Now you're ready to iron the applique piece onto the background fabric. Heat 'n Bond suggests around 8-10 seconds for this. I just count it out: one one thousand, two one thousand, three one thousand, etc.
Once that's done, you're ready to move on to the next pieces. There is no correct up or down to the fusing medium...only the right and wrong side, and so it is perfectly okay to trace your applique pieces upside down and sideways, however they fit on the fusing medium in order to stretch your use of it as much as possible. These next pieces are the Santa cat's boots.
Trace them as before, and cut them out leaving some extra around the edges until you have fused them to your fabric. Then cut around the traced line.
Now your wax paper template will become truly invaluable in getting the placement correct. Note that these pieces overlap the red cat slightly. The dotted lines indicate the bottom of the cat's legs because they are under the boots. The solid lines indicate placement of the boots. Tweezers are very helpful in getting the placement correct.
Continue on until you have fused all of the applique pieces to the background fabric.
Once all of the pieces have been fused down, you'll be ready to top-stitch them into place. This will prevent the edges from peeling up or fraying.
You can use whatever thread you prefer. I like to use rayon machine embroidery thread for my top thread. It has a nice sheen, and it is especially nice if you use a satin stitch for your top-stitching.
Of course, every sewing machine is different, but I prefer to use a cotton thread in the bobbin when I'm using a rayon thread. For a buttonhole stitch, I've found that rayon is too slick to use in both the needle and the bobbin. The two threads slip against one another and my tension isn't good. If I use cotton in the bobbin, the threads cling to one another better. You may have a different experience with your unique sewing machine, and so some experimentation is in order here. Decide which threads you like and use them. If you're using different threads, it's good to come close to a match in the color so that your bobbin thread isn't visible from the top.
Also, I use a top-stitching needle.
You can see in the image below that the top-stitching needle on the right has a larger eye than the universal needle on the left. This means fewer problems with thread breakage, especially if you're using metallic threads or other specialty threads. Again, you will need to experiment a little bit with this if you find yourself having troubles.
The color of thread you use is strictly up to you. I have used black or white exclusively regardless of the color of the fabric I'm using, and I have used threads that match each piece. Whichever you prefer is the correct choice. In this case, I'm matching my threads to the color of the fabric.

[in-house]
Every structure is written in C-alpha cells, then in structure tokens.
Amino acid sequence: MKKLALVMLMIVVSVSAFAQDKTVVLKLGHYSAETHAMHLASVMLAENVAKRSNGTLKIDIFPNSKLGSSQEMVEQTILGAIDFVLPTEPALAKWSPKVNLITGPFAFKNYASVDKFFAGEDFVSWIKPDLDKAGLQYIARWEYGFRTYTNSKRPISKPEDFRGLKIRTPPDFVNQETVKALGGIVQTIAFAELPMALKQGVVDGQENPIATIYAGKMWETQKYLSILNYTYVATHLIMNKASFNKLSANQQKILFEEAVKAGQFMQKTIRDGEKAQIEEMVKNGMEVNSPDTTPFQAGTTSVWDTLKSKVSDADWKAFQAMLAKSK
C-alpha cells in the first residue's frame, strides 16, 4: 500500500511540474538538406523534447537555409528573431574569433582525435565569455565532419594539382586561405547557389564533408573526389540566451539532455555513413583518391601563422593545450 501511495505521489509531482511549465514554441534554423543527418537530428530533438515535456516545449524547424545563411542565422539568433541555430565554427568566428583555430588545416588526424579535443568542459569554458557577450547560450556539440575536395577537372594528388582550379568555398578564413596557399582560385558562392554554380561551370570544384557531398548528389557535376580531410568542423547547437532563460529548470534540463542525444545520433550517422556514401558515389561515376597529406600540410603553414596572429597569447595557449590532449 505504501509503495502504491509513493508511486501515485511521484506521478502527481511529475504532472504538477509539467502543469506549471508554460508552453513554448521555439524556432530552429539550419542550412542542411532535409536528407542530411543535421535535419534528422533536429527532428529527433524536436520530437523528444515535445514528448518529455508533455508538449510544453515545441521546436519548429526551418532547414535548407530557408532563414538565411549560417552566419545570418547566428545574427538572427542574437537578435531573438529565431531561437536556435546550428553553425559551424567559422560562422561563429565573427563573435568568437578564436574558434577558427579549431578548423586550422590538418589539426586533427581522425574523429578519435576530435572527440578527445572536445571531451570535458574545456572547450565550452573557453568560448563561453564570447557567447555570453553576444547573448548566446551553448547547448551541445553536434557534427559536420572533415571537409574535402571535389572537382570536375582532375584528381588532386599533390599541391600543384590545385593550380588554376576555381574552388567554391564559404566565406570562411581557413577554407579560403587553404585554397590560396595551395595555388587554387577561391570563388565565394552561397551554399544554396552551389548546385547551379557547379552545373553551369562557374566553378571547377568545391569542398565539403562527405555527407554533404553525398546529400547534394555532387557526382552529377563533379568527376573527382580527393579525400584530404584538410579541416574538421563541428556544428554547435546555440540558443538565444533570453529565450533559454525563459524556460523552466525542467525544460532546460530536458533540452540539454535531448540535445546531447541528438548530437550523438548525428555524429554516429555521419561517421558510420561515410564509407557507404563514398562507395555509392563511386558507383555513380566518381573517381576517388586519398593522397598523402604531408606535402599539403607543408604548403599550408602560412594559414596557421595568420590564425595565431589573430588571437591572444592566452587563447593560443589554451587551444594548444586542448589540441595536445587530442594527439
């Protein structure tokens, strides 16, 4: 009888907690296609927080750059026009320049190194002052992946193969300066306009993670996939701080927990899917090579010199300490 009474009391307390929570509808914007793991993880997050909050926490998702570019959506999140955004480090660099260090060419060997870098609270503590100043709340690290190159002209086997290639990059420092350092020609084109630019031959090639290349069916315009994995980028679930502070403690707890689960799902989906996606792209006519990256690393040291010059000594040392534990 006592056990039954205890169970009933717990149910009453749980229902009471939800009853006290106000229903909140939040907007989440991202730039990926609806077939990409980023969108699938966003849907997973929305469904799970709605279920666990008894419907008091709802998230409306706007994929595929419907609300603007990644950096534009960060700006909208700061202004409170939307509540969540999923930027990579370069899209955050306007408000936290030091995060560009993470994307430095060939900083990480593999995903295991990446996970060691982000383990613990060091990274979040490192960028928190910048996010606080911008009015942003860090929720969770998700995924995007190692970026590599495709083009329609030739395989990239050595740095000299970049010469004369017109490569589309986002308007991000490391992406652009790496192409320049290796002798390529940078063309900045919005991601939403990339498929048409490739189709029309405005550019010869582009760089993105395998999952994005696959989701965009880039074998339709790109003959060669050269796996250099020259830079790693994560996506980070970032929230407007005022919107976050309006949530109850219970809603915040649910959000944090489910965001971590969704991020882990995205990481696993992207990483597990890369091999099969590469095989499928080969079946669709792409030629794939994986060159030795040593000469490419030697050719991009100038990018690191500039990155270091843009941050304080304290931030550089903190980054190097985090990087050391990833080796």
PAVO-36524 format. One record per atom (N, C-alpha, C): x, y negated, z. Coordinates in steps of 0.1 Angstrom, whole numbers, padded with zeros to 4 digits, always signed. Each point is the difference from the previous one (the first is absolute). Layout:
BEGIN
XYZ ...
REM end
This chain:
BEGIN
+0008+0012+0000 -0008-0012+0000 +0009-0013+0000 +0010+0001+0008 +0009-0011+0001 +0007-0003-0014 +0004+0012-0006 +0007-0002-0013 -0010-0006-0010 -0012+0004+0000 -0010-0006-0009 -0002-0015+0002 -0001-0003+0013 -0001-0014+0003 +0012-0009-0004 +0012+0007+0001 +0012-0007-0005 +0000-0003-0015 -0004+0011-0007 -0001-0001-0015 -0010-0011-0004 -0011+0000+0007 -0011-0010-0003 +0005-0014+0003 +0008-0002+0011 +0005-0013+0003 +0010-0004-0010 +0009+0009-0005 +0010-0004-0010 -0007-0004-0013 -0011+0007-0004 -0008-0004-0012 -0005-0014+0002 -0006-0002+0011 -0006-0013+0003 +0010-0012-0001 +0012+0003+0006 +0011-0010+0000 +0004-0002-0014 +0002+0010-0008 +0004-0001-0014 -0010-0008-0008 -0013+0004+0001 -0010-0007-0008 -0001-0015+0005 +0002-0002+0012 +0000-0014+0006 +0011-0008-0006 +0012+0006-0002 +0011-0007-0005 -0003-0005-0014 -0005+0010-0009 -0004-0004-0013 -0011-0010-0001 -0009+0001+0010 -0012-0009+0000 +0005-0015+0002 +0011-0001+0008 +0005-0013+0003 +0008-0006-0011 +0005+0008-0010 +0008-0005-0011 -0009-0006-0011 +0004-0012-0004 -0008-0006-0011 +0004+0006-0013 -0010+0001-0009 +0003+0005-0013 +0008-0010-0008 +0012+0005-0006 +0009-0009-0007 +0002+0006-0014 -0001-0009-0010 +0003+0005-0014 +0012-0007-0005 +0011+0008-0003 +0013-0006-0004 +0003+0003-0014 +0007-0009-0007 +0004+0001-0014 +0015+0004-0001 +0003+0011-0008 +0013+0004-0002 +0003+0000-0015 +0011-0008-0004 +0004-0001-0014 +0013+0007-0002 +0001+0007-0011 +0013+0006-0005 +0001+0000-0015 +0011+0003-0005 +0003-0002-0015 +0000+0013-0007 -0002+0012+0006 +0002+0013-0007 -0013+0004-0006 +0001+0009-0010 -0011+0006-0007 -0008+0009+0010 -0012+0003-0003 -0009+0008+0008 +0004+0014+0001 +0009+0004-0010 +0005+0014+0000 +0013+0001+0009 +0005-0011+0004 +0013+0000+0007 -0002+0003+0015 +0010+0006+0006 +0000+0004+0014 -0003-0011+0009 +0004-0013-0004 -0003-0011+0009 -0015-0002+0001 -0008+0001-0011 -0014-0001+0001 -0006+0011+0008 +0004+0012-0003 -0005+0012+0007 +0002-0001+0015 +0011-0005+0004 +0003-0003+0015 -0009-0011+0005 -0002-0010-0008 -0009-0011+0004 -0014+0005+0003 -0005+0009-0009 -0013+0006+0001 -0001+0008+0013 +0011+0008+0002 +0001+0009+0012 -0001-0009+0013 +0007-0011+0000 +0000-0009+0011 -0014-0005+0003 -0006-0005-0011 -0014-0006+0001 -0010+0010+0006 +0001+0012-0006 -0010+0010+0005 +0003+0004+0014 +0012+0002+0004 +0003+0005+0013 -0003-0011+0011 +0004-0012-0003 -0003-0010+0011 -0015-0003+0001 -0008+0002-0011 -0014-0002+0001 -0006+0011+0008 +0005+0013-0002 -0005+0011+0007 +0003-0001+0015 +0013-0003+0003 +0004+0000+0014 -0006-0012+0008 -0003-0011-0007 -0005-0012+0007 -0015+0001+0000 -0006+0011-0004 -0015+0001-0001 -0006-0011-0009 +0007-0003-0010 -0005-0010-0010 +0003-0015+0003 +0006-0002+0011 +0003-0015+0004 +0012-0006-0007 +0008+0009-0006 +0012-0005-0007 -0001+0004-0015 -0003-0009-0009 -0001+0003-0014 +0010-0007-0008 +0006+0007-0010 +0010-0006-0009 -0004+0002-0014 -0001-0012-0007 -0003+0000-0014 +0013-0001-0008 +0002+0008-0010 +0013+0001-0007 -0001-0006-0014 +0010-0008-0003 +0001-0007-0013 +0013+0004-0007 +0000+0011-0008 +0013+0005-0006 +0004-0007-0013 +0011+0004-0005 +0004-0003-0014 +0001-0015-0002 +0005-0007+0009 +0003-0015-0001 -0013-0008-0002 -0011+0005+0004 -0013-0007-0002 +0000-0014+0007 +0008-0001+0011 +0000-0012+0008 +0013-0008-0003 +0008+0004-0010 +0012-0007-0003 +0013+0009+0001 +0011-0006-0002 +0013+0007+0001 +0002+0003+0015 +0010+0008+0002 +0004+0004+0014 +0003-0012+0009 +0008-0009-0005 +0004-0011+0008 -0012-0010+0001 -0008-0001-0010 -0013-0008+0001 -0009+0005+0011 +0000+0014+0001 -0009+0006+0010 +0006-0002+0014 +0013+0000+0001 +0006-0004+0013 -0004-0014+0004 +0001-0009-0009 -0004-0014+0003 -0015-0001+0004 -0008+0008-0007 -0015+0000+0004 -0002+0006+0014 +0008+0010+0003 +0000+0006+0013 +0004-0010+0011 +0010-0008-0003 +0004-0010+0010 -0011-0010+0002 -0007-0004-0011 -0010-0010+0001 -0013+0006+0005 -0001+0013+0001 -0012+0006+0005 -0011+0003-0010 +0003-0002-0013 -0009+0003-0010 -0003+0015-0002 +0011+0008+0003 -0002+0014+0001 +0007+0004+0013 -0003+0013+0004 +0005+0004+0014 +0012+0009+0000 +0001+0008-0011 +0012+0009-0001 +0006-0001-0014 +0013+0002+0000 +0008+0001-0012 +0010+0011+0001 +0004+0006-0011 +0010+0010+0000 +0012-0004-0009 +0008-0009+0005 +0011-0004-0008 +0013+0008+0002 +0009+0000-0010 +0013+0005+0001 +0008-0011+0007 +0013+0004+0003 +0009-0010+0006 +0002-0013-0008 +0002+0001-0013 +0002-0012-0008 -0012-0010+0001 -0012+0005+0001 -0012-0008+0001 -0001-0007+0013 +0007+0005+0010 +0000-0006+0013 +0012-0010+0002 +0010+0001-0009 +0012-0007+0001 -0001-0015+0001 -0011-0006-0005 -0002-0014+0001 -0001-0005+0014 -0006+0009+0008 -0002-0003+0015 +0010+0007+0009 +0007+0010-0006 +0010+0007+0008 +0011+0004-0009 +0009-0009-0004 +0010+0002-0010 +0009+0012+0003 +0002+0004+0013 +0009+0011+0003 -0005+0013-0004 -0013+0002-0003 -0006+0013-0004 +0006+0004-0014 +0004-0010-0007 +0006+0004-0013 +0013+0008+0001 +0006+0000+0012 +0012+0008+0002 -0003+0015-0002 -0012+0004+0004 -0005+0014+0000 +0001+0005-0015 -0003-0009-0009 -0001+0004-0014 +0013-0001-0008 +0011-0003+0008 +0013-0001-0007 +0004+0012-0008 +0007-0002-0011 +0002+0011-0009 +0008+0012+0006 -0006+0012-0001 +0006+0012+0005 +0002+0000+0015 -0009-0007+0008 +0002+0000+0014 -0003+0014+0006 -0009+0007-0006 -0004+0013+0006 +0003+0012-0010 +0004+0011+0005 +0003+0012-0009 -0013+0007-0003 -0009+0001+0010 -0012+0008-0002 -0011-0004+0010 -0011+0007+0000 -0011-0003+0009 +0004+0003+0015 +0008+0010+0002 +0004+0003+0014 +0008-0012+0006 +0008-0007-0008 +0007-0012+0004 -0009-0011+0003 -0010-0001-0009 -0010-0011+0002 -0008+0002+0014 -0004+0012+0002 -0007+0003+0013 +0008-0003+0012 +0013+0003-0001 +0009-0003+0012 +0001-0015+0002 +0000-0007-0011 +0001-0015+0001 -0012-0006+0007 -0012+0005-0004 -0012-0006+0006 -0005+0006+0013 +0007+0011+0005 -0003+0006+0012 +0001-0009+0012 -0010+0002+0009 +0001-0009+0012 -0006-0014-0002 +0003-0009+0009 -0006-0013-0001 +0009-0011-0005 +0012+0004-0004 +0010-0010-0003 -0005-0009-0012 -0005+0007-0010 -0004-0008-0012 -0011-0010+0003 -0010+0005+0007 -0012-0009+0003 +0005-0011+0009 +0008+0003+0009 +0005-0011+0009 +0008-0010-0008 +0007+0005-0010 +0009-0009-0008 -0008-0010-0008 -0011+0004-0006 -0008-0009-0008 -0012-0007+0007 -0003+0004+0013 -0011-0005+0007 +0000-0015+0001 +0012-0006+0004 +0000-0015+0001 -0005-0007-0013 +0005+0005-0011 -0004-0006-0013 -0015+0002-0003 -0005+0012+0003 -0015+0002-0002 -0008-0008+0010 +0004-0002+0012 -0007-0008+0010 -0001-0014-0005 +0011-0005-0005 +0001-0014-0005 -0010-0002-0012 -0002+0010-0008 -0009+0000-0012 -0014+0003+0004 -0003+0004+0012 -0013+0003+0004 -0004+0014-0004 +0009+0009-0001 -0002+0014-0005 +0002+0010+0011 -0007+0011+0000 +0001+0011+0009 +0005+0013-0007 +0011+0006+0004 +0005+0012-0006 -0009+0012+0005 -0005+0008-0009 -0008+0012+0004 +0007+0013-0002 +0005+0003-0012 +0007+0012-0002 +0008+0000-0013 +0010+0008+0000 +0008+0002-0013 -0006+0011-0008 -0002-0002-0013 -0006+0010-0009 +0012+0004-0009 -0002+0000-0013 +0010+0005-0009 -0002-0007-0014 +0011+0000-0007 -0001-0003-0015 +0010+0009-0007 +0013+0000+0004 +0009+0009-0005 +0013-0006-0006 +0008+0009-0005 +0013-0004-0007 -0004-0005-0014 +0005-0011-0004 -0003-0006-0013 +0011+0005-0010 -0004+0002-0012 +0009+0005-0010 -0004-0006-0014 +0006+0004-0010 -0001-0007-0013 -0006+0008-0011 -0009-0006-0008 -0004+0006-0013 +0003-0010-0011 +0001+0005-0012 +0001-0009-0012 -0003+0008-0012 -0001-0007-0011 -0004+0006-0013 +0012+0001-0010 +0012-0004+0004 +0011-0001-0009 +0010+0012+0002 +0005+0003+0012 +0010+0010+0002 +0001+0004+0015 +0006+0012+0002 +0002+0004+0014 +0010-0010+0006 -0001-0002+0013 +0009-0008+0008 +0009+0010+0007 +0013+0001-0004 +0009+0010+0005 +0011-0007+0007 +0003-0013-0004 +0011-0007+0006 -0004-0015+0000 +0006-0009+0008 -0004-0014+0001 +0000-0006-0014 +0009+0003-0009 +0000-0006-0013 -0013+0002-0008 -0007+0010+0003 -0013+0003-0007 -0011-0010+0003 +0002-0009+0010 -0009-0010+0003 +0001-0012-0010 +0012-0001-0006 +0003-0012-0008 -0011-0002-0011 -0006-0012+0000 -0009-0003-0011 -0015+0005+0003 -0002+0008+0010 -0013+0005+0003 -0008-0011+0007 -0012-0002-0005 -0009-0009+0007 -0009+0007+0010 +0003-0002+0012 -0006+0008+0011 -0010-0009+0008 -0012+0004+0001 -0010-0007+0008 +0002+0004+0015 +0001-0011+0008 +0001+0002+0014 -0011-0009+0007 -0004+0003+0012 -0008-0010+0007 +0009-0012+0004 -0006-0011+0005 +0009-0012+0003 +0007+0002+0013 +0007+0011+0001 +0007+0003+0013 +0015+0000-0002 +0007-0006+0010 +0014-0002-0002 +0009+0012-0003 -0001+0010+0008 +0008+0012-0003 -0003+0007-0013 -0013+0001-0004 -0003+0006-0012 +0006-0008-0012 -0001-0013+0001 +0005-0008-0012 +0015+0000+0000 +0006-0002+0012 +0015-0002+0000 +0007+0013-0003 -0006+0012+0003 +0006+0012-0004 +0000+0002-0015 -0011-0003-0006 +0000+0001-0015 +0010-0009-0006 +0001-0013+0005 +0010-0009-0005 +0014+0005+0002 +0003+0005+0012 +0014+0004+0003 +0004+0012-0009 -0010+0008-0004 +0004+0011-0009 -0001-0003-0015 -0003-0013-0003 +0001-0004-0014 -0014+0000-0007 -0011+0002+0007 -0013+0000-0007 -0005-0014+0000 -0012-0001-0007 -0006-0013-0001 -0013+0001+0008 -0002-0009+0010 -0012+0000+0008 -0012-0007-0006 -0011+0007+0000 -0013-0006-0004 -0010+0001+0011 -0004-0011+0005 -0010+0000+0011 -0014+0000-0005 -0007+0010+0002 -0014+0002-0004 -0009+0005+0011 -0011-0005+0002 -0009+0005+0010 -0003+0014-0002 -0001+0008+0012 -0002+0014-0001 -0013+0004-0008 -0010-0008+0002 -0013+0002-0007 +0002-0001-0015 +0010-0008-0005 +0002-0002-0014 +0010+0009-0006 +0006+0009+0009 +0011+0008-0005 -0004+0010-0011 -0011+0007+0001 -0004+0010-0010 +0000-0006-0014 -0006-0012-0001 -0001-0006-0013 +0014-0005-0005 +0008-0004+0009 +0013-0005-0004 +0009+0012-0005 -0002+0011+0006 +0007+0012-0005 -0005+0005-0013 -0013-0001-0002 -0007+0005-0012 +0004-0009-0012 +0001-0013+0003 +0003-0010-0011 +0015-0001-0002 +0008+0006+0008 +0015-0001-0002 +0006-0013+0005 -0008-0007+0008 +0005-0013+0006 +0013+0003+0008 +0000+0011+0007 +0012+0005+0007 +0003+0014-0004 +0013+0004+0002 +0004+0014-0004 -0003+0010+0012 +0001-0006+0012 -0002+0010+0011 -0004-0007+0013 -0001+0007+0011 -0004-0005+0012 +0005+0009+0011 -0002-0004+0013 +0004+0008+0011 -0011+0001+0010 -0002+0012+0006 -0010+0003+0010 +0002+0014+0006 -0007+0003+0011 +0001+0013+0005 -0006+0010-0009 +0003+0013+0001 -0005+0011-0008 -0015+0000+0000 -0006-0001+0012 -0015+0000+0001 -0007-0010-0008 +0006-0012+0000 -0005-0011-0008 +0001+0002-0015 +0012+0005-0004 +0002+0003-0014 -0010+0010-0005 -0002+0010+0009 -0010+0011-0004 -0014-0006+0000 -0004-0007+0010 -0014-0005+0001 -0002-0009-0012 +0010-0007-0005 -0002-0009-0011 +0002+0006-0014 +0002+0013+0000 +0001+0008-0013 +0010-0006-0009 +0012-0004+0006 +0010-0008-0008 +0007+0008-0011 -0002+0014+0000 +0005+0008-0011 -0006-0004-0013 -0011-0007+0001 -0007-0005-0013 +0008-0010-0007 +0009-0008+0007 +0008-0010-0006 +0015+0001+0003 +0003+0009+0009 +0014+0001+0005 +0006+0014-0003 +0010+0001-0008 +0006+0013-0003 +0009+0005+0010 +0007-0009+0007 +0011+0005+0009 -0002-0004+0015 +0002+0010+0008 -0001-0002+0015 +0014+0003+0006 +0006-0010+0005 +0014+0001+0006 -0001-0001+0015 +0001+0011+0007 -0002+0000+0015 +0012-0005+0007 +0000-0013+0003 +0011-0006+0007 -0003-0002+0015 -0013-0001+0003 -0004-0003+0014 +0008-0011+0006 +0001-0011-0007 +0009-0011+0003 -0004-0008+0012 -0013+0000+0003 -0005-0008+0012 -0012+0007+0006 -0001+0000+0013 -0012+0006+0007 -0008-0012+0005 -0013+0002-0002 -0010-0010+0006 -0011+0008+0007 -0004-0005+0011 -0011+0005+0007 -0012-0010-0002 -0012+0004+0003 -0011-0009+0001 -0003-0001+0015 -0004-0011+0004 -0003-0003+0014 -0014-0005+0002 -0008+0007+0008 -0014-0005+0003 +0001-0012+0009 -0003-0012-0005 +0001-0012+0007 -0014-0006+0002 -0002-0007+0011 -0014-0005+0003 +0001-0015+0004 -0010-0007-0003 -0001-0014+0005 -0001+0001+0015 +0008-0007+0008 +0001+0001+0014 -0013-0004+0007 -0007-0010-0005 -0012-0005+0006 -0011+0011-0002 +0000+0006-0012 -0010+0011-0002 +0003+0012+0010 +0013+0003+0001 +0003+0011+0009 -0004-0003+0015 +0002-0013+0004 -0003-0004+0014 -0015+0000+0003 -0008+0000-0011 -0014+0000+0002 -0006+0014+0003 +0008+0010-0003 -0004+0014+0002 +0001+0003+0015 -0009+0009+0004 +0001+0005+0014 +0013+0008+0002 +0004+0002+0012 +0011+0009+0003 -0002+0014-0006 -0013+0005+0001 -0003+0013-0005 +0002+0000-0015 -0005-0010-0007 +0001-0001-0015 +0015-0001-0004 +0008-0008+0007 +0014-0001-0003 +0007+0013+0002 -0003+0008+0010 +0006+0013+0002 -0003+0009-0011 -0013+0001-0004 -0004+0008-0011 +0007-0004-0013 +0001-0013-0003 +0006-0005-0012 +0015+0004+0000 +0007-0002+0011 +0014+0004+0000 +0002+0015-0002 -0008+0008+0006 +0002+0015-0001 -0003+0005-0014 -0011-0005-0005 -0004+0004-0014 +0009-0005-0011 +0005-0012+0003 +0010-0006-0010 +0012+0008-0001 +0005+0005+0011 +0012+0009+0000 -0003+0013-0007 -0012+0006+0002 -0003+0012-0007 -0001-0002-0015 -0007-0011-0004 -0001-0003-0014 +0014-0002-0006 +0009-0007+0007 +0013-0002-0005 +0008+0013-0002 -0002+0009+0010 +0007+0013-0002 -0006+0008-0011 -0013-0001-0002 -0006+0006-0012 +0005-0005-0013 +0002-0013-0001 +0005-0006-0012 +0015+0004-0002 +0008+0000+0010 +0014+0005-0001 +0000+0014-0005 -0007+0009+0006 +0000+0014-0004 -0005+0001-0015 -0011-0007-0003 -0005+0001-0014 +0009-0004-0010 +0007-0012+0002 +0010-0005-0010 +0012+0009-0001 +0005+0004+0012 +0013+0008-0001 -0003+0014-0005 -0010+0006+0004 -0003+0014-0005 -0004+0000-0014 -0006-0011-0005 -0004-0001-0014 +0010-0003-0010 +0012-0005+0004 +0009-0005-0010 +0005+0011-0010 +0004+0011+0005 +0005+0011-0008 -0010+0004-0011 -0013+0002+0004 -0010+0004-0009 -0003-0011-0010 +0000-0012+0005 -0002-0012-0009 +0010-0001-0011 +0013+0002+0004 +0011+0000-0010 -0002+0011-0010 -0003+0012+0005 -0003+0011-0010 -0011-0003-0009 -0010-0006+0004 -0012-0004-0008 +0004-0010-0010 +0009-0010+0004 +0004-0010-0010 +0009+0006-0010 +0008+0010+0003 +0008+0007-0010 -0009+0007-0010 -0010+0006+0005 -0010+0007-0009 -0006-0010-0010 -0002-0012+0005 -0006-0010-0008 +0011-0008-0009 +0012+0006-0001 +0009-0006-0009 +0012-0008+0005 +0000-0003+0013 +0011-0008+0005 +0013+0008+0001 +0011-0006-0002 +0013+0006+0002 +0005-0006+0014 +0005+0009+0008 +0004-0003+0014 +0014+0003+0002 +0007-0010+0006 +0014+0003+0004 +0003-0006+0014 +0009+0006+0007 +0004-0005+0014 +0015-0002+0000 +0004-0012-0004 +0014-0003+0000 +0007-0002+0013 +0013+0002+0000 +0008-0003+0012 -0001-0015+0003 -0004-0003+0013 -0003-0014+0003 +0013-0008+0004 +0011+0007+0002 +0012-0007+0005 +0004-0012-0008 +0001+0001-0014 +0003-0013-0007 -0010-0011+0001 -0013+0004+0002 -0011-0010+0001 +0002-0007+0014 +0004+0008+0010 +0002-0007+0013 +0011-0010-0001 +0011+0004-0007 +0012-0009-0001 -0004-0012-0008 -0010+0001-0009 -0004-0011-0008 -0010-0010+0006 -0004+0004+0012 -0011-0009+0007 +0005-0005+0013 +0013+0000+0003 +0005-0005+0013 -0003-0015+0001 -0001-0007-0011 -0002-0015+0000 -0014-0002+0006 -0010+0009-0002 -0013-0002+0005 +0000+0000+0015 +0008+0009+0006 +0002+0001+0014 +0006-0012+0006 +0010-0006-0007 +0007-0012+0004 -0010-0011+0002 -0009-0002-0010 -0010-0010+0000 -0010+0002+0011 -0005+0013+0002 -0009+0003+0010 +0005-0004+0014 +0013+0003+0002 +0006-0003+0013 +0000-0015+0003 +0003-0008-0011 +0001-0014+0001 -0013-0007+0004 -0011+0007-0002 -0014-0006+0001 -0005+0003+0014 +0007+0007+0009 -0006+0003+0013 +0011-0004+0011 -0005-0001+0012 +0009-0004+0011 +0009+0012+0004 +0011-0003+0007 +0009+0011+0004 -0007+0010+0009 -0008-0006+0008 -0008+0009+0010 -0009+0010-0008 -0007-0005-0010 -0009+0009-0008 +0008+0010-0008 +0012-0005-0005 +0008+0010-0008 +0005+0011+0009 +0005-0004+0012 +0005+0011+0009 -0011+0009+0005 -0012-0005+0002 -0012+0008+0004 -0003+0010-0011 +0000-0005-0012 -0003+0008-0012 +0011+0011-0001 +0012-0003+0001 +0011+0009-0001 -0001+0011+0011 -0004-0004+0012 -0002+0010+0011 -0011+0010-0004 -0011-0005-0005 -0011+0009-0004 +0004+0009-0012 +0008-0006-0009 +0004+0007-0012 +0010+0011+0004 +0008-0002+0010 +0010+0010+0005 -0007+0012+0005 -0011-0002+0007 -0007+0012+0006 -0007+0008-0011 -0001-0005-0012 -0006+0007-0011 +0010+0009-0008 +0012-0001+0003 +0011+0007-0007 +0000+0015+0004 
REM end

If you're using a buttonhole stitch or a satin stitch, here's a tip about how to start and end your line of stitching. You'll be clipping your threads right next to the fabric, and so you want them fastened down somehow. I like to start my line of stitching a few stitches from the edge of the applique piece. I'm doing a buttonhole stitch here, and so I take two straight stitches beginning a little bit from where I want my line of buttonhole stitches to begin. (It helps to hand crank the needle for this.)
In this next image, you can see that I've taken two straight stitches, then turned my fabric to begin my buttonhole stitch.
Next, I turn the fabric just slightly to accommodate the repositioning of the needle as it moves left and right.
You'll want most of the stitch on the applique piece with the straight line of stitching right next to the edge.
When you come to the end of the line, simply reset your machine to a straight stitch, turn your fabric and take two more straight stitches right over the top of your buttonhole stitch to finish it off.
Raise the needle, and clip your thread right next to the fabric.
You can see that those straight stitches you took at the beginning and the end are nearly invisible.
If you're stitching a piece where your line of stitching will completely encircle the piece, you can do the same thing. Begin with a couple of straight stitches.
Then begin your blanket stitch (or satin stitch). I've raised the presser foot here so that you can see where my needle and thread are.
Then continue stitching all the way around your applique piece and stitch right over the top of the straight stitches you started with.
Once your buttonhole stitch meets up with the beginning of the row, you can again switch back to straight stitch and take a couple of more stitches to end it off.
Here you can see that those straight stitches blend right into the buttonhole stitch and become invisible.
If you can't do this or don't like the look of it, you can always dab the ends of your threads with some Fray Check.
You can then decide to add embellishments, as I did for the cat's eyes and whiskers, or you can wait on that until you've quilted your finished quilt.
I hope you've found this tutorial helpful. If you have questions, please feel free to email me. You can find my email address in my right sidebar.